In honor of 2023’s National School Choice Week, the Cato Institute published one of the first comprehensive timelines of school choice. Because opponents still seek to delegitimize school choice by accusing the movement of having nefarious origins, it’s more important now than ever to establish its true history, one that extends back to the country’s founding.
But beyond the timeline’s stated purpose, to show that “empowering families to choose has a long history, both as an idea and in practice,” it also inadvertently makes a vital contribution to the history of political and educational thought by including Thomas Paine as a key figure in the early development of school choice.
Indeed, it is one of few sources I’ve seen (beyond my own work) to recognize that the first proposal for what we would now call an education choice scholarship program was made in 1791 by the Anglo-American rabble rouser.
Paine is a controversial figure; his prickly personality and attacks on organized religion earned him censure in the United States for hundreds of years. As a result, even the most historically-inclined school choice advocates have ignored Paine’s contributions, with Milton Friedman or occasionally John Stuart Mill getting all the credit.
They certainly deserve some recognition, but in the wake of School Choice Week, let’s join the Cato Institute in giving ol’ Tom Paine’s intellectual contributions the respect they deserve. Moreover, by considering his stance on education, school choice supporters can address some of the movement’s most glaring shortcomings.
Paine’s justification for his school choice proposal was not terribly dissimilar from the arguments school choice advocates make now. More specifically, Paine was concerned with education’s usefulness as well as how efficiently schooling could be provided. He wrote that “education, to be useful to the poor, should be on the spot, and the best method, I believe, to accomplish this is to enable the parents to pay the expenses themselves.”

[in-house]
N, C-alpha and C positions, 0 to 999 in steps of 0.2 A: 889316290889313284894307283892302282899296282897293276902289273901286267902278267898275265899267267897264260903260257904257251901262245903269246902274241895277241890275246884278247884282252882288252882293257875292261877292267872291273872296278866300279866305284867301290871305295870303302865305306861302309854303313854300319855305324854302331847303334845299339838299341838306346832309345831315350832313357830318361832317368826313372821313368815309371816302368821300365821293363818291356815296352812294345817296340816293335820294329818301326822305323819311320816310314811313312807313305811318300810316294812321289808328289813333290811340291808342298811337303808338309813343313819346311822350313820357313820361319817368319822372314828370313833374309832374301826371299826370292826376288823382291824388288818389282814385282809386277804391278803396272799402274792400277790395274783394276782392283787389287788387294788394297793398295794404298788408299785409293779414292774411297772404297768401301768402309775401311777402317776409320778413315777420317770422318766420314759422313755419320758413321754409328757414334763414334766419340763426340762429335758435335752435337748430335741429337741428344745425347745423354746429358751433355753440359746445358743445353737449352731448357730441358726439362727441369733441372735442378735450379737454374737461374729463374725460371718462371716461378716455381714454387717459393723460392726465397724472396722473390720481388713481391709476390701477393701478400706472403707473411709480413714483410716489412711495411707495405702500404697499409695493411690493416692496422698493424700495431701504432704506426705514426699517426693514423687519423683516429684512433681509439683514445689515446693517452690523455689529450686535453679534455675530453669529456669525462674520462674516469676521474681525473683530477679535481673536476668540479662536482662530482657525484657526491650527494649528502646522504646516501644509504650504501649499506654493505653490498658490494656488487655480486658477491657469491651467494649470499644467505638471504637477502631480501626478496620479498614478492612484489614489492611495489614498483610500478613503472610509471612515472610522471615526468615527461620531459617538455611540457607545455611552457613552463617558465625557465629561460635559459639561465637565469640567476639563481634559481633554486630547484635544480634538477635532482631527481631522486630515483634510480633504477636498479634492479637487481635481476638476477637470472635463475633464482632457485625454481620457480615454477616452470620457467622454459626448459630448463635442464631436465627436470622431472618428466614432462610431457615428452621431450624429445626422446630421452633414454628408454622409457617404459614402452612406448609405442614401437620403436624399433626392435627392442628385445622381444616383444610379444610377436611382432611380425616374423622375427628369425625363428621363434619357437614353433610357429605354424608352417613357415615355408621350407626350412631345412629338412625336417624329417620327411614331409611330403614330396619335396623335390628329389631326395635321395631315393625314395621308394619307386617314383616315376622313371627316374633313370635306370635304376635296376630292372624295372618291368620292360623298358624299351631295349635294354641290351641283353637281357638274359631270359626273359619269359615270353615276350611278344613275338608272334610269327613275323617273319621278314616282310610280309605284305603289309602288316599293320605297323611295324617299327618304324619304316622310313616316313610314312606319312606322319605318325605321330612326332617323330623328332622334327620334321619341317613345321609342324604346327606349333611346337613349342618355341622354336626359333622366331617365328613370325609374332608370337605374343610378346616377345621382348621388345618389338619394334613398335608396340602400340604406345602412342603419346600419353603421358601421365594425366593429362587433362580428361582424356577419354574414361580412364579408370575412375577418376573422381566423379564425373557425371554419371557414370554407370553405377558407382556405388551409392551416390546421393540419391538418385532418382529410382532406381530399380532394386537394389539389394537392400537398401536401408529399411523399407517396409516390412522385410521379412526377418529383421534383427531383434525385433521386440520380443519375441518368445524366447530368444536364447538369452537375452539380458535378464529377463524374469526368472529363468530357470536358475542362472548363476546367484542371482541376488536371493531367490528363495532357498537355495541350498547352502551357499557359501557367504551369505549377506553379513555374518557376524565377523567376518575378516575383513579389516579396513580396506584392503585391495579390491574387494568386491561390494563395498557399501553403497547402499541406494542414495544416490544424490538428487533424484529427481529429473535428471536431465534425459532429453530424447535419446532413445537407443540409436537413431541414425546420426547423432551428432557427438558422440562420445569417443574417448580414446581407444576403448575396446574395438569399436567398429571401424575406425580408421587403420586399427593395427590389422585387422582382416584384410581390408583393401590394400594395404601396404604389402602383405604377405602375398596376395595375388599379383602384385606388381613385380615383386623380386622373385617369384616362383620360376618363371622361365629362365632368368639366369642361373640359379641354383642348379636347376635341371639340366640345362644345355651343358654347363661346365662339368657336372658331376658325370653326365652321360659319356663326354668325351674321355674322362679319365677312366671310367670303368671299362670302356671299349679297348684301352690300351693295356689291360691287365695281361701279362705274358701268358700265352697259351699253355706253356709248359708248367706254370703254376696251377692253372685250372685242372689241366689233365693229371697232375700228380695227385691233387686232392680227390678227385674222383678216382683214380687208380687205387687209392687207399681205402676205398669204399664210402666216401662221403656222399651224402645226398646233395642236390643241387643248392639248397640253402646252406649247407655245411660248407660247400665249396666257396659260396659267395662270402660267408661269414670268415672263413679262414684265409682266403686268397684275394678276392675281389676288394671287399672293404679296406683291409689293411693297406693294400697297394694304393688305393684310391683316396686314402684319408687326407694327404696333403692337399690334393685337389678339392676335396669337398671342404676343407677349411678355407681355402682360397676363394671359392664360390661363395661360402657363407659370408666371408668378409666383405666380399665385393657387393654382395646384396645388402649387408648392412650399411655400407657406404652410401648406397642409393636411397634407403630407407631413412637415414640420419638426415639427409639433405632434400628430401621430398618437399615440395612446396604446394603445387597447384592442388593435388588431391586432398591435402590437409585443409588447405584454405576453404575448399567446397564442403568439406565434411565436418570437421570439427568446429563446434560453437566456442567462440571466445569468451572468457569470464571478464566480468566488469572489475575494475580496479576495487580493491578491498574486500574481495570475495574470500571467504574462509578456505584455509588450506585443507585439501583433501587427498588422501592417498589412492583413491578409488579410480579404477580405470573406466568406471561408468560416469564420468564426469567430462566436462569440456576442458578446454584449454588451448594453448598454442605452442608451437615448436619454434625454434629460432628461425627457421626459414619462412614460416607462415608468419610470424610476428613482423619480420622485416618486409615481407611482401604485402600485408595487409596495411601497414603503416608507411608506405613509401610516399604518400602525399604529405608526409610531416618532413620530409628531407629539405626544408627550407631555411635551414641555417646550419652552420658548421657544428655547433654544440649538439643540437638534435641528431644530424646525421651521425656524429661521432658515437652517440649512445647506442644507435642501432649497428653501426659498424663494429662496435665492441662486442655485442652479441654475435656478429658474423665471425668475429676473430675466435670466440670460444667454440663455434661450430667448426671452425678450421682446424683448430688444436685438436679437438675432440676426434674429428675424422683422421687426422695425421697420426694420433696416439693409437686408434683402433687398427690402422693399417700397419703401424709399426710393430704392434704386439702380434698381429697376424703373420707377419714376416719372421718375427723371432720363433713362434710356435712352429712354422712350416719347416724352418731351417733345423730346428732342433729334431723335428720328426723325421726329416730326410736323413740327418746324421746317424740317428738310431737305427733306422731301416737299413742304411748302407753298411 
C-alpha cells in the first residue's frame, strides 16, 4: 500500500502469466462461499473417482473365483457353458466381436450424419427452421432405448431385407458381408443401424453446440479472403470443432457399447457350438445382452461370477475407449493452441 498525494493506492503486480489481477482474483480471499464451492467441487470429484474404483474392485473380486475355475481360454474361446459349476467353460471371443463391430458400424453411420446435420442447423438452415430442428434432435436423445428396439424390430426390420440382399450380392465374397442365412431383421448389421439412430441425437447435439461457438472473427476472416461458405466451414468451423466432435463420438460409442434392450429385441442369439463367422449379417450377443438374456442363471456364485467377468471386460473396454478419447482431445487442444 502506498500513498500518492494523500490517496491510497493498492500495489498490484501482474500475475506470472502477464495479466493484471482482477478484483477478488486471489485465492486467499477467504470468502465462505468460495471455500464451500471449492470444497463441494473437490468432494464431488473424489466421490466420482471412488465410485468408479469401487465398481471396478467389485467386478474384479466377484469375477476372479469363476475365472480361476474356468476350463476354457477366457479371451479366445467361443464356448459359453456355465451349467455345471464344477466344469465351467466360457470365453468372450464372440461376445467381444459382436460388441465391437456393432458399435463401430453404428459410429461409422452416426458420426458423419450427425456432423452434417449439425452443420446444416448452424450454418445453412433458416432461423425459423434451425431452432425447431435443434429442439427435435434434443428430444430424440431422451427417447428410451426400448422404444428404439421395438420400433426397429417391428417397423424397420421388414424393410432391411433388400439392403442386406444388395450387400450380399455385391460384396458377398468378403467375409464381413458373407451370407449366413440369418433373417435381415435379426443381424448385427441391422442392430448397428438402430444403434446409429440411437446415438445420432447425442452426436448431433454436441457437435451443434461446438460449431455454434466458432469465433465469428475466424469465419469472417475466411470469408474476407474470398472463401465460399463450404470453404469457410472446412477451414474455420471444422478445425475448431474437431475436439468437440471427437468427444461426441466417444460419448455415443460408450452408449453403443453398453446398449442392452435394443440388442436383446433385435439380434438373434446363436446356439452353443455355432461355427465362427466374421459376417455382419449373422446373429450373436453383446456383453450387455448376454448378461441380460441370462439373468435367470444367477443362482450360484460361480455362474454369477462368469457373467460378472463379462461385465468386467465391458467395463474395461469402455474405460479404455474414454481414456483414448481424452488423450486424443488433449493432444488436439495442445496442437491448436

Seems familiar, doesn’t it? Whether we know it or not, when school choice advocates argue that microschools can provide a valuable homeschooling-adjacent option for a local community of families, or that education savings accounts allow parents to cultivate an educational paradigm that is tailored to their children’s needs, we are echoing Thomas Paine.
Will this knowledge alter legislative battles or create new policies? Probably not. But anyone who advocates for a cause should understand that cause’s historical development, and that knowledge can allow us to dispel common nonsensical critiques.
One of the most common aspersions cast on school choice advocates is that we have it out for teachers. Of course, such criticisms are unfounded. Fortunately for us, Tom Paine was worried about teachers, too.
He observed that a wide variety of community members are capable of being educators, and that his ideal stipend to families would not only provide poor children with the education needed to prosper but would provide those teaching them with income and economic flexibility in their own right. Paine declared that “to them [children] it is education — to those who educate them it is a livelihood.”
Some contemporary school choice advocates, like Daniel Buck, formerly of Chalkboard Review, have made the argument that expanding education choice would actually benefit teachers. This line of reasoning remains criminally underutilized. Teachers all over America feel stuck and powerless in their current jobs, but despite widespread (but generally false) claims of a nationwide teacher shortage, most educators have many options but few real choices.
Turning back to Tom Paine really could make a dramatic difference, as education choice would offer teachers numerous additional learning models in which they may feel more fulfilled.
School choice advocates have done well to explain the real reasons why millions of parents around the country are pushing for more options for their children. But one chapter in school choice’s history must still be written.
By turning back to Tom Paine, school choice advocates can not only expand their potential audience, but also correct any historical misunderstandings before they reach the public square.